Some of the hockey experts will tell you that the Montreal Canadiens are only in their first-place spot in the Eastern Conference because of goaltender Carey Price. While there's something to said for Price's MVP-caliber performance so far this season, the Canadiens are a well-structured, attacking team that likes to force opponents to play at their pace.
The Canadiens always play well at the Bell Centre, and that trend has not waned in 2014-15. Montreal is 20-7-4 on home ice this season and has points in seven of its last 10 games entering Saturday night's game against the Blue Jackets. If there was a lull in the Canadiens' game at home, it's only been recently; they've lost two of their last three at the Bell Centre including a 3-2 shootout loss to the surging Florida Panthers on Thursday night, and also dropped an overtime decision to the Edmonton Oilers last week. They'll be ready to go Saturday night in a big game against Columbus as they look to keep their spot on top of the conference.
Price has won five of his past six starts - the lone defeat coming Thursday in the shootout, but he was excellent regardless - and the Canadiens are getting offense from the players they need to get it from.
They have the defensive responsibility you would expect from a team coached by Michel Therrien, but they also have a mobile and dynamic back end led by their top defense pairing of P.K. Subban and Andrei Markov. Up front, they're young (led by the likes of Brendan Gallagher, Alex Galchenyuk and recent call-up Jacob De La Rose) and talented, and their veteran supporting cast is strong.
Tomas Plekanec is playing some of his best hockey of the season, and Max Pacioretty is having one of his better seasons with 27 goals -- and he's still only 26 years old.
The Blue Jackets and Canadiens last met on Jan. 14 at Nationwide Arena, and it was not a memorable finish for the home team. Columbus was under control -- or so it seemed -- for most of the game, holding a 2-0 lead in the third period before the bottom fell out. Ryan Johansen scored a power play goal with 10:22 to play, giving the Jackets a two-goal lead, before Montreal scored three quick goals in a span of 3:53 to completely turn the game around. Pacioretty scored twice in the third period for the Canadiens, including the go-ahead goal on a goal mouth deflection with 4:27 remaining.
A lower body injury has hampered Nick Foligno of late, causing him to miss practices and Tuesday's game against the Philadelphia Flyers. He took the morning skate in Pittsburgh Thursday and played in the Blue Jackets' 2-1 victory over the Penguins, albeit in a new spot on a line with Artem Anisimov and rookie Marko Dano -- a trio that played well in a grind-it-out, tight-checking game against one of their biggest rivals. Foligno has spent most of the season playing alongside Johansen and Scott Hartnell (and saw a couple shifts with them on Thursday) but it remains to be seen whether this change is a short or long-term one; Foligno does have a history playing with Anisimov in parts of the last two seasons.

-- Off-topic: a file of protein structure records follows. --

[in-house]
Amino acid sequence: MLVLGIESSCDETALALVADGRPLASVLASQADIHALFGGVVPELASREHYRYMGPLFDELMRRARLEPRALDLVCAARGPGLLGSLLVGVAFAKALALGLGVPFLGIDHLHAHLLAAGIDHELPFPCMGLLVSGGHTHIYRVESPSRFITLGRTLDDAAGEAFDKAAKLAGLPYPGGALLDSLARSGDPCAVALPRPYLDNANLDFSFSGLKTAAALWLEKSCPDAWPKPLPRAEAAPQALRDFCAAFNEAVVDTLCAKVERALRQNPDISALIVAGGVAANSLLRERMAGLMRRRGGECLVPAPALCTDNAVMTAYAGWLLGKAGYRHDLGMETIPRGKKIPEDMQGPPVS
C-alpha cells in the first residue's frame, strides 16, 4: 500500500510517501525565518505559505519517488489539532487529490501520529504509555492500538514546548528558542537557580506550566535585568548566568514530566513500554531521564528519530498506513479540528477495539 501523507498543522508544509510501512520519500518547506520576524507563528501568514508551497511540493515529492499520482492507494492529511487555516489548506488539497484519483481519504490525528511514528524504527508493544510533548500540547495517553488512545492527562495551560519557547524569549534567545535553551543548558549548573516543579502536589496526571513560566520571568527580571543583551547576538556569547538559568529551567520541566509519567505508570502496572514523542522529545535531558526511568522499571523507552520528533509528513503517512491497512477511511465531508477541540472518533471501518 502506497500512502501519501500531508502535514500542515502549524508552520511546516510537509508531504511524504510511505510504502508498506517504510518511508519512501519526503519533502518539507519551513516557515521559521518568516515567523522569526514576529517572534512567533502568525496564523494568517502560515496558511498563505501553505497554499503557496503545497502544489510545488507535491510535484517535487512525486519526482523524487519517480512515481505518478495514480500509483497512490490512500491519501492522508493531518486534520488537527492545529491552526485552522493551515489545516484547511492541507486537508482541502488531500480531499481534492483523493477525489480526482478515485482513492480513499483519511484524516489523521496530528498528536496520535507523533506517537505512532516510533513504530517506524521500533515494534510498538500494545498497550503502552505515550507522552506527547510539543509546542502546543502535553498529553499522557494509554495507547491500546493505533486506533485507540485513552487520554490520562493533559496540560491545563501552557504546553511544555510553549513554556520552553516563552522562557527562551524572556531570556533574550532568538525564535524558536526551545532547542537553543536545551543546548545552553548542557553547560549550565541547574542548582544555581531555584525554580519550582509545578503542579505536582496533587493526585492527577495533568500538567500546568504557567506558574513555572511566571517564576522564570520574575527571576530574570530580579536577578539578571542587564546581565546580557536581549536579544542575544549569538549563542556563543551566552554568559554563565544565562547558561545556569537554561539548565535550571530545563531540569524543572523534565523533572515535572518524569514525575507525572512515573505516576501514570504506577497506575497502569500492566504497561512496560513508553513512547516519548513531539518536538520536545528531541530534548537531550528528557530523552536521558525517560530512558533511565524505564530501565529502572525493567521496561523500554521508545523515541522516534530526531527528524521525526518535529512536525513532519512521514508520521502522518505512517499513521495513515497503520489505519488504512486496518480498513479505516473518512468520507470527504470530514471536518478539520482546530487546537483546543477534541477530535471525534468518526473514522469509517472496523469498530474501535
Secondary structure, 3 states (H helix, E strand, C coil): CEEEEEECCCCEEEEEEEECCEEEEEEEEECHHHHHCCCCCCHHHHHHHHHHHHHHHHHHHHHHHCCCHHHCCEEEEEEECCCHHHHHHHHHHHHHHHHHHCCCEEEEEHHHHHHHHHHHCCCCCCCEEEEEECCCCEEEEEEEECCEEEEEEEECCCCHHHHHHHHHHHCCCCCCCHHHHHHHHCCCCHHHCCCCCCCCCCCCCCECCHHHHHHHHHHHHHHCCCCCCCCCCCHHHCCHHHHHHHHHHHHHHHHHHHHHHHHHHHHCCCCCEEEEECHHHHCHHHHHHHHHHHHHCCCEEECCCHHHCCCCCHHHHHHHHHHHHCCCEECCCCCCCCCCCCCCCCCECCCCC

Tomas Plekanec was one of the architects of the Canadiens' third-period comeback in their last meeting with the Blue Jackets. He played a solid all-around game as Canadiens fans have come to expect, but in that particular game, he set up Pacioretty for the game-winner late in regulation. Plekanec has been contributing offensively of late, as well, accumulating four goals and seven points in his last eight games including a multi-point effort in the Canadiens' 2-0 win over Detroit earlier in the week. Lately, he's been centering a line with two of the Canadiens' high-skilled youngsters in Galchenyuk and Gallagher.
“Check, Check, Check”
The Blue Jackets' bad habit of getting caught flat-footed out of the gates has subsided in recent weeks, but they need to have an especially-heightened awareness when they face the Canadiens. In their barn and in a big game, you can bet the Canadiens will come flying out of the gates and try to get the Blue Jackets on their heels with speed through the neutral zone and an active defense in the offensive zone. Much like they did Thursday in Pittsburgh, the Blue Jackets need to be on their tight-checking game, separating bodies from pucks and making 1-2 sharp, quick passes to get out of their zone and move up the ice together. Once they get into the offensive zone, let the forecheck go to work and force Montreal to play a 200-foot skating game to generate offense. In other words, don't let them play a half-ice game.